Thursday, March 16, 2006

Mar 16/06 - On a military perspective of a military problem: will Chile lead?

Should we count on her experiences with the military?

PMBComment: Click here to read the full version of the 2006 posture statement of the commander of US Southern Command. It was presented to the Senate Armed Services Committee on the 14th and will be presented to the House Armed Services Committee today. It gives General Craddock's overall assessment of Latin America...from his rather unique perspective.

As my interest is focused on Venezuela, I have cut-and-pasted the section that refers to my country. The Chavez government has already responded, via its preferred US-basher - Vice President J.V. Rangel - stating that these comments are proof that the US has "militarized its foreign policy". Rangel derisively added "I am bored with all the statements coming from Washington...I do not feel like responding to them any more".


"Venezuela. Although Southern Command continues to seek opportunities to work with the Venezuelan military, our efforts have been hindered by the Government of Venezuela. Our military-to-military relations have eroded considerably over the last 12-18 months. We will continue to seek opportunities to foster partnership and cooperation with the Venezuelan military. Additionally, we will continue to invite the Venezuelan military to participate in exercises, conferences, and training events. We believe that the politicization of the Venezuelan military is threatening our long-standing, fruitful military-to-military relationship.

Another area of concern with regard to Venezuela is the government’s ongoing procurement of weapons. Their buildup of military hardware has not been a transparent process and is a destabilizing factor in a region where nations are arraying themselves to confront transnational threats, not each other. We remain unconvinced that the breadth and depth of the buildup is mandated by Venezuelan concerns for national defense."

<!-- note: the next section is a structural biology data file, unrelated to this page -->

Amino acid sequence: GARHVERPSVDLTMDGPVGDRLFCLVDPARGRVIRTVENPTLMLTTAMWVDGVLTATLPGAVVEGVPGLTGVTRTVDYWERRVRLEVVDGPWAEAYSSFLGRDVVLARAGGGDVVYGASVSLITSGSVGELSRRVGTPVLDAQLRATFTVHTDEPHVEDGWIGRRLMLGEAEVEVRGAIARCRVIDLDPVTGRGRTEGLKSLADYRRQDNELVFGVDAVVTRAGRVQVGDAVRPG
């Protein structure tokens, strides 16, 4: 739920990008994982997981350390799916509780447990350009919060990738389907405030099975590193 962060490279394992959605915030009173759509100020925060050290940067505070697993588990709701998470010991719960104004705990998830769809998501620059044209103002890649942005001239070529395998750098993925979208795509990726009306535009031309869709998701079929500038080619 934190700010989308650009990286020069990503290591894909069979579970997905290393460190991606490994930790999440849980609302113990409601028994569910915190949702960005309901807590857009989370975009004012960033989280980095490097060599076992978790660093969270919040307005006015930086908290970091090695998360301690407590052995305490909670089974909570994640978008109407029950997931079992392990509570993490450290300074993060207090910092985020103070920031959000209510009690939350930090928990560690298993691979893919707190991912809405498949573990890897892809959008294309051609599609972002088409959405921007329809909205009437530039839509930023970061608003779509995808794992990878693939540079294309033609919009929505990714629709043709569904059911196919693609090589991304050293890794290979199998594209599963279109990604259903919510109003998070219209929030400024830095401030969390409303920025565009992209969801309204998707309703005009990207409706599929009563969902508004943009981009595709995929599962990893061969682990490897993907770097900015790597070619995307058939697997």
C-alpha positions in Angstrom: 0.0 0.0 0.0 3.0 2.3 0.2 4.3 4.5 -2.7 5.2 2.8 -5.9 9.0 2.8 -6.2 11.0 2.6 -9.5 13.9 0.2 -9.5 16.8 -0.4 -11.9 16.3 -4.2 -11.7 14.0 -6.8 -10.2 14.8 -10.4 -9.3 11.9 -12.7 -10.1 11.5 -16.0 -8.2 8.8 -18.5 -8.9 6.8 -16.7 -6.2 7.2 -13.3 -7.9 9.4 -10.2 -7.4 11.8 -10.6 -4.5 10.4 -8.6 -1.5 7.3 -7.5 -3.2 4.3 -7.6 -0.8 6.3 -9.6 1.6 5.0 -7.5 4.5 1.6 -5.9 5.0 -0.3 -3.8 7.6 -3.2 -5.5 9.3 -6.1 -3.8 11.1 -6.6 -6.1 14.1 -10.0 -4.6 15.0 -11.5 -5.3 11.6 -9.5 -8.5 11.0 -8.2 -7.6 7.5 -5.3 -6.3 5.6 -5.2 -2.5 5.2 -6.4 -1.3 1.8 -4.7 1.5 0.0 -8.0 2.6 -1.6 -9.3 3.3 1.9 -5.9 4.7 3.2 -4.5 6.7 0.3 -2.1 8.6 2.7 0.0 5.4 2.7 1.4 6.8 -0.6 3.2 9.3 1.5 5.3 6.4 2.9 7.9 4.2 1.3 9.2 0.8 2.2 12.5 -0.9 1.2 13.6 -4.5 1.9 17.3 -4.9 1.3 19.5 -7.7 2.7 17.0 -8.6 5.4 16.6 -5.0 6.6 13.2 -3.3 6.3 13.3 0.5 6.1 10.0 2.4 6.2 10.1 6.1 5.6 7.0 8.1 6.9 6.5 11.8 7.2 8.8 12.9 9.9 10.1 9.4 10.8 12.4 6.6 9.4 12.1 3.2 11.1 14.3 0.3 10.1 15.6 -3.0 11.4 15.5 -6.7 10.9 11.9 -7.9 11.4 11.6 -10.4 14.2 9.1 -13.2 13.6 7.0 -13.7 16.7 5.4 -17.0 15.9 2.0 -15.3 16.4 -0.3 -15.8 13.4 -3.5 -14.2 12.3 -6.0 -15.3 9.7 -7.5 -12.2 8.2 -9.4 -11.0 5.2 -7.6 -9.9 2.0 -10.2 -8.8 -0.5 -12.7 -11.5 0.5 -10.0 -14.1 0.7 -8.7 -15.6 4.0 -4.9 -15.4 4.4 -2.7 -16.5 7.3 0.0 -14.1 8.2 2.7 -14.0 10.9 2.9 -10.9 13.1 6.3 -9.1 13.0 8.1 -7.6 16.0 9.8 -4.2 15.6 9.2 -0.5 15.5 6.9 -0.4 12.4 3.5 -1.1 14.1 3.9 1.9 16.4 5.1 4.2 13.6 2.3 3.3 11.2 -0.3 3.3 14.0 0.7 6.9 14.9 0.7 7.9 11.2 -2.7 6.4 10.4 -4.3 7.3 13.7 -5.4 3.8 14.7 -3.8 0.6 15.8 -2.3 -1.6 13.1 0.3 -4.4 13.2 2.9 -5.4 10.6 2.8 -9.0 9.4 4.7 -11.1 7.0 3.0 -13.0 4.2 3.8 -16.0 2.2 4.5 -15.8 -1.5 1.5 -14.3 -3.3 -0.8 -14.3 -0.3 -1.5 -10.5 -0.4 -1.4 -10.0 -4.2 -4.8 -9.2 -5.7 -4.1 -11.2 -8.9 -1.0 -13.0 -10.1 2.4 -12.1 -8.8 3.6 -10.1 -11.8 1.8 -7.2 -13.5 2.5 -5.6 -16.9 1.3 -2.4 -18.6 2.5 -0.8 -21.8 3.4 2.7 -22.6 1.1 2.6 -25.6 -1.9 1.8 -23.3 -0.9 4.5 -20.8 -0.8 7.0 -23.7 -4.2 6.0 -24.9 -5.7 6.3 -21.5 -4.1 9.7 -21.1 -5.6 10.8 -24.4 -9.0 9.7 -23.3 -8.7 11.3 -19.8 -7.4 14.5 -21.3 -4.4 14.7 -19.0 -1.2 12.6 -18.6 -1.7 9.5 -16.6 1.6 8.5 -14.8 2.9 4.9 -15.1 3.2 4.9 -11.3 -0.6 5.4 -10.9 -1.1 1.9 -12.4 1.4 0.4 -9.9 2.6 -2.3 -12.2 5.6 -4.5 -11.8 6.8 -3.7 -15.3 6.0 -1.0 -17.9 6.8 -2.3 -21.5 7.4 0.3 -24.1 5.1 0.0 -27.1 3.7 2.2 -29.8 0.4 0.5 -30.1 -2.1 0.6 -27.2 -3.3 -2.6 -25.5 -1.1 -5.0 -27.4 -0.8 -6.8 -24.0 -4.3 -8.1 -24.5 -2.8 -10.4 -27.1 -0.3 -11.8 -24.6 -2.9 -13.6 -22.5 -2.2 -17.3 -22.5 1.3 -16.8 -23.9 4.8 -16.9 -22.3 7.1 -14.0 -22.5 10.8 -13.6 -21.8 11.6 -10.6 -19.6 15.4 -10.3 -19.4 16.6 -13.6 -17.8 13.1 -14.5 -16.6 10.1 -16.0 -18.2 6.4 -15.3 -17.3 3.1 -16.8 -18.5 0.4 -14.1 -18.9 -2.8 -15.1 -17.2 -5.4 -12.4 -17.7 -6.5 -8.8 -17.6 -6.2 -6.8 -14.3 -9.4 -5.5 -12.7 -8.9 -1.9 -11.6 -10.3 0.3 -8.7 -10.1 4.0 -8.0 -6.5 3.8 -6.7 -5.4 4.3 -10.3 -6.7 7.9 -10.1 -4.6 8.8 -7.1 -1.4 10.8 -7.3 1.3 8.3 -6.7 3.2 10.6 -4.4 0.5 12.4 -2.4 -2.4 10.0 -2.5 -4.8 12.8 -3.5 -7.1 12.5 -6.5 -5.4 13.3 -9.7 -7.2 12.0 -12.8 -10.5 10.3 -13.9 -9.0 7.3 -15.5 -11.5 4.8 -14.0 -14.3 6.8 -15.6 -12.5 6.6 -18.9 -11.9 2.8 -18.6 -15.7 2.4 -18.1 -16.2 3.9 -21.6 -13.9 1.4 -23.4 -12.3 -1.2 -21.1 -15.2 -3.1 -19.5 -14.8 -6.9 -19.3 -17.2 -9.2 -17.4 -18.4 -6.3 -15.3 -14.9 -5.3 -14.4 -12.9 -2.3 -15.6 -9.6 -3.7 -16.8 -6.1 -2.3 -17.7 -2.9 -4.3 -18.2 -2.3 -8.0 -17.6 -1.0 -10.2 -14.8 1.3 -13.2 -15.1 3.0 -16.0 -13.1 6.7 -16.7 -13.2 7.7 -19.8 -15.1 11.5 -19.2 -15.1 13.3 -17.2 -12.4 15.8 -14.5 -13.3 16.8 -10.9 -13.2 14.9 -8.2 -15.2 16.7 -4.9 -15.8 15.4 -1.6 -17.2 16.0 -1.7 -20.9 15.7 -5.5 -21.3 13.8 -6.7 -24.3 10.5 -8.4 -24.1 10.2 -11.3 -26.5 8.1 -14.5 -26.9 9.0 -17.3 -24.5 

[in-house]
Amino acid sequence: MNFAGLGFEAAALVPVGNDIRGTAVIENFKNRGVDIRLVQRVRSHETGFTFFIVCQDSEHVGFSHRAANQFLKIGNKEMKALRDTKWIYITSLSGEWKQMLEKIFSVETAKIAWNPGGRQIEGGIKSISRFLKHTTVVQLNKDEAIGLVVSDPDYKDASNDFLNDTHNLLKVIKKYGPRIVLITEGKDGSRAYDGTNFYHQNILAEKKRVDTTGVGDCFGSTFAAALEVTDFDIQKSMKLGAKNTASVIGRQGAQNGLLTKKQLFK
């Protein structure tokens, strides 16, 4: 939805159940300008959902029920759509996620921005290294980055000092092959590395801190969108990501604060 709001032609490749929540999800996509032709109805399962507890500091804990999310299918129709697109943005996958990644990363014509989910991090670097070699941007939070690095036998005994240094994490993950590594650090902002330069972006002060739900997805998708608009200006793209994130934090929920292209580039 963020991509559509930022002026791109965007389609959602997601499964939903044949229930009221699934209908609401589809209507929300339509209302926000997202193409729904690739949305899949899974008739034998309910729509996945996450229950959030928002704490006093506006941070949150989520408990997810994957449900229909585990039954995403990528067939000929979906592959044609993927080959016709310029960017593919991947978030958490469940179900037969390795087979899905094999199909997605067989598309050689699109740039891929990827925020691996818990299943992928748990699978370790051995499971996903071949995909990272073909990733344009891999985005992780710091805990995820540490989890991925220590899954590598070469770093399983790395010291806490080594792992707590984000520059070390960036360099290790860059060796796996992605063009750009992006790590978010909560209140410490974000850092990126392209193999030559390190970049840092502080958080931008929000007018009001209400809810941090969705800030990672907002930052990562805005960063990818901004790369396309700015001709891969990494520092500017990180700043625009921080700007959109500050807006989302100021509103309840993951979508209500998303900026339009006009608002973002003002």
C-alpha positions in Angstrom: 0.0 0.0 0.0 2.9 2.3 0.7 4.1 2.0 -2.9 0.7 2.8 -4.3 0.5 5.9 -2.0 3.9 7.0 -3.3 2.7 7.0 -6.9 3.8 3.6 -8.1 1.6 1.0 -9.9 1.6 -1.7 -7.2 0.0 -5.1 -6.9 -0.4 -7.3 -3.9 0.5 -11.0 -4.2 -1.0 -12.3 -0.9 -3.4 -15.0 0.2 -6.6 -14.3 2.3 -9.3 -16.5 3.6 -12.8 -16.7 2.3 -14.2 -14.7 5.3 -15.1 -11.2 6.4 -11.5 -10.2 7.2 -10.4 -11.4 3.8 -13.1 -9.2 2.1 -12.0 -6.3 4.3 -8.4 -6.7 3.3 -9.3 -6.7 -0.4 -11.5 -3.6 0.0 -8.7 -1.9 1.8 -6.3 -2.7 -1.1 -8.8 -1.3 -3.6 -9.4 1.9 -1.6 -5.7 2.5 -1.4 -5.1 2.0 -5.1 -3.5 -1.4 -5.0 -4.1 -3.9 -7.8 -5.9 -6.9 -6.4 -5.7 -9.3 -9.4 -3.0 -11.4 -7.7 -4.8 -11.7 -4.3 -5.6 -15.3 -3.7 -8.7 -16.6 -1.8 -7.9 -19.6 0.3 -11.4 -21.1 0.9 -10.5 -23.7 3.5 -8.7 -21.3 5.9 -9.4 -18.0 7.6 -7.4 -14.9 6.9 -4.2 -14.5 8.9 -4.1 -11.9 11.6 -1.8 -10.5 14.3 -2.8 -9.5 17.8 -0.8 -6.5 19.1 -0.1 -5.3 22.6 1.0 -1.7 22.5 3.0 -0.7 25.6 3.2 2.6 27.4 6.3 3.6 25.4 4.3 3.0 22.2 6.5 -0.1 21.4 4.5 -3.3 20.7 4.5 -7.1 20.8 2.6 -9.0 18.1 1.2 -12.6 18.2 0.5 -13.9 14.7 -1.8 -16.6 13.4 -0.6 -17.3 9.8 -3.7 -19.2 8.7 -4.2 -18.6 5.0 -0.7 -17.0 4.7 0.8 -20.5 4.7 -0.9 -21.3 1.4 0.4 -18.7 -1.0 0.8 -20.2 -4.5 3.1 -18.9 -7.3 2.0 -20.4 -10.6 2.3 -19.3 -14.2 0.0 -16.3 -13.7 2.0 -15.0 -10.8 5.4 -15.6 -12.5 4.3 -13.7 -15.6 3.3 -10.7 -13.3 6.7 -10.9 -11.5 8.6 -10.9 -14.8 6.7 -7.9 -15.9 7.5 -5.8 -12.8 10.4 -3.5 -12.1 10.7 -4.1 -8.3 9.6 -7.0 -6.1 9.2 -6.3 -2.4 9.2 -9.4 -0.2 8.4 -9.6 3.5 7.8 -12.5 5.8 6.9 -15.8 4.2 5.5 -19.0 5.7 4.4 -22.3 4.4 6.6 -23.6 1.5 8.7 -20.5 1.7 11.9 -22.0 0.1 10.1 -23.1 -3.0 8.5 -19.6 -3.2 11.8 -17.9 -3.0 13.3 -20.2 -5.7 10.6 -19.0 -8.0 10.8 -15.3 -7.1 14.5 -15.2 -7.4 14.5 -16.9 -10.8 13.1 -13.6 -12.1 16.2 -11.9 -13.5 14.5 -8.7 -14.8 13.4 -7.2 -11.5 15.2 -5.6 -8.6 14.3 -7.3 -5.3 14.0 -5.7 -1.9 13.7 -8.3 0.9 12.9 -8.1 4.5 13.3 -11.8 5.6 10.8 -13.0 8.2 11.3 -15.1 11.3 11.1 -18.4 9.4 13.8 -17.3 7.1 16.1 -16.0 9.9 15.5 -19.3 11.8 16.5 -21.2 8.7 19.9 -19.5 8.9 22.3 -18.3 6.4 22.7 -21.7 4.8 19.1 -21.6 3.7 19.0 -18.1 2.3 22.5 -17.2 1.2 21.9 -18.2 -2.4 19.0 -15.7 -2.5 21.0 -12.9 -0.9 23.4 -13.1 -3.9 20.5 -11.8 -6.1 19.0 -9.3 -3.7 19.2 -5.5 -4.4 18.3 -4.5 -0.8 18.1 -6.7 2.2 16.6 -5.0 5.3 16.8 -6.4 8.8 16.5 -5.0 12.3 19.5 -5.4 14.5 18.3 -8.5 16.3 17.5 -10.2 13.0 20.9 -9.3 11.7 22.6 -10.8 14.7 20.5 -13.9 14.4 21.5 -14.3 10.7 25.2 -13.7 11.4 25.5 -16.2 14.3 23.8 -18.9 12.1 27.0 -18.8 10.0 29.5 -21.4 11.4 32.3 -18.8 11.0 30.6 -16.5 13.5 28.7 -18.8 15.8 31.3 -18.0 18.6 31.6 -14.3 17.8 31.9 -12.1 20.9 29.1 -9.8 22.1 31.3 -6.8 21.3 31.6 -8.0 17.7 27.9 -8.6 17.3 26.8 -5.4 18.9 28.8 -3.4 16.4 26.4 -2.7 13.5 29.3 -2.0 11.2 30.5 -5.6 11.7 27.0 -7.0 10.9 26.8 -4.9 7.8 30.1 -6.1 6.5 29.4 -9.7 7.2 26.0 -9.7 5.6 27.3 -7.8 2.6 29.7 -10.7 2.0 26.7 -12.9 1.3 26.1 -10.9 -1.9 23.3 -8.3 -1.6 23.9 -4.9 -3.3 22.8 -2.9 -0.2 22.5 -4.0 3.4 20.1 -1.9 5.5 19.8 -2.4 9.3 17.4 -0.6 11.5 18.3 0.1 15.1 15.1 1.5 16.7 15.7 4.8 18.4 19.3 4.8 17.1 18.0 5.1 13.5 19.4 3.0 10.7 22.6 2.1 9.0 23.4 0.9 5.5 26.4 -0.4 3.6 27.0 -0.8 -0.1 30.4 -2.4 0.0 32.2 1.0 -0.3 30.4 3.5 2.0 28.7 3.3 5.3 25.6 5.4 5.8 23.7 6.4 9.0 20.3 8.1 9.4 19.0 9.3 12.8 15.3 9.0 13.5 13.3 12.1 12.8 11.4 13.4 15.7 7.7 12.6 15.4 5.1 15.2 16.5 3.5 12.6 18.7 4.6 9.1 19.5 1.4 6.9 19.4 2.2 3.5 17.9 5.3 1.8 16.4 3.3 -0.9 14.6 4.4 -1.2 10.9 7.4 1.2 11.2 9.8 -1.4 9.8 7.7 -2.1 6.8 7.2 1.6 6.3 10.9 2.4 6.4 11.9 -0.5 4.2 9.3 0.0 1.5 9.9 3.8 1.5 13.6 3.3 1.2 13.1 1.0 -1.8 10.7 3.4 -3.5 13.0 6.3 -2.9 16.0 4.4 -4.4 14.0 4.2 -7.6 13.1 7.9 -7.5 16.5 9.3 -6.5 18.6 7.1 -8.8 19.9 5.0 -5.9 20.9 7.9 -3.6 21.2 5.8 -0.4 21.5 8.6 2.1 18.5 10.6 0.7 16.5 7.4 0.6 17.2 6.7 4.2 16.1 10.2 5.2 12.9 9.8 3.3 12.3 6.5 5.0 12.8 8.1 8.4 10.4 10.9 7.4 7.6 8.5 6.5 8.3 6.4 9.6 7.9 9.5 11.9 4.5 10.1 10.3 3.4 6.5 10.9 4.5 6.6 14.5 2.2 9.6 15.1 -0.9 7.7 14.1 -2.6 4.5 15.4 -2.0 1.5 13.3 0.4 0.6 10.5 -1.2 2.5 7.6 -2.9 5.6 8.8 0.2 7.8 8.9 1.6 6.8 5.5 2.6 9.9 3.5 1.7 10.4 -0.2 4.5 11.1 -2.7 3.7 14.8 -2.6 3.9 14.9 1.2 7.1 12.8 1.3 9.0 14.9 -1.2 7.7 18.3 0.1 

Do keep in mind that for a long time Southcom has been rather silent on Venezuela. Even though it is obvious to the simplest of minds that what we have in Caracas is a military government, Secretary of State Powell had issued a gag order on the US military, and tried to have his diplomats ignore the fact that Venezuela's President is first-and-foremost a mid-level and mediocre military officer, surrounded first-and-foremost by mid-level, mediocre and corrupt active duty, and retired, military officers. Nothing but soldiers (actually mostly coupsters) hiding their red berets under the scalps of second-rate politicians!

As one prominent and seasoned US Senate staffer told me long ago: "Of all the things Hugo Chávez has done, the worse one is meddling with and politicizing the military. That is a very dangerous thing to do in a democracy and that alone could determine the ultimate fate of your country. This is certainly how civil strife begins; it is harder to tell how it ends". Sensible words in a city that since the April 2002 fiasco has opted to ignore the tusked elephant in the room. While Gen. Craddock's words might fuel the omnipresent paranoia in Caracas, it is clear that shedding ample light on what is going on in the Venezuela Military - militias included - is of paramount importance for Latin political analysts and even casual observers. PMB

Note: Maybe with the recently announced absorption by the OAS of the Junta Interamericana de Defensa, this deadly serious subject will receive the requisite public attention from Venezuela’s other neighbors. And while we are at it, why not expect more from Chile for example? Keep in mind the following: Chile's OAS Ambassador Tomic led this momentous initiative to bring military matters to the OAS's main table; a former Foreign and Interior Minister from Chile leads the OAS with typical decisiveness, and Chile's former Defense Minister is now running her country. All three suffered long exiles as a result of a wayward military. Is it too much to ask that they take the lead on this?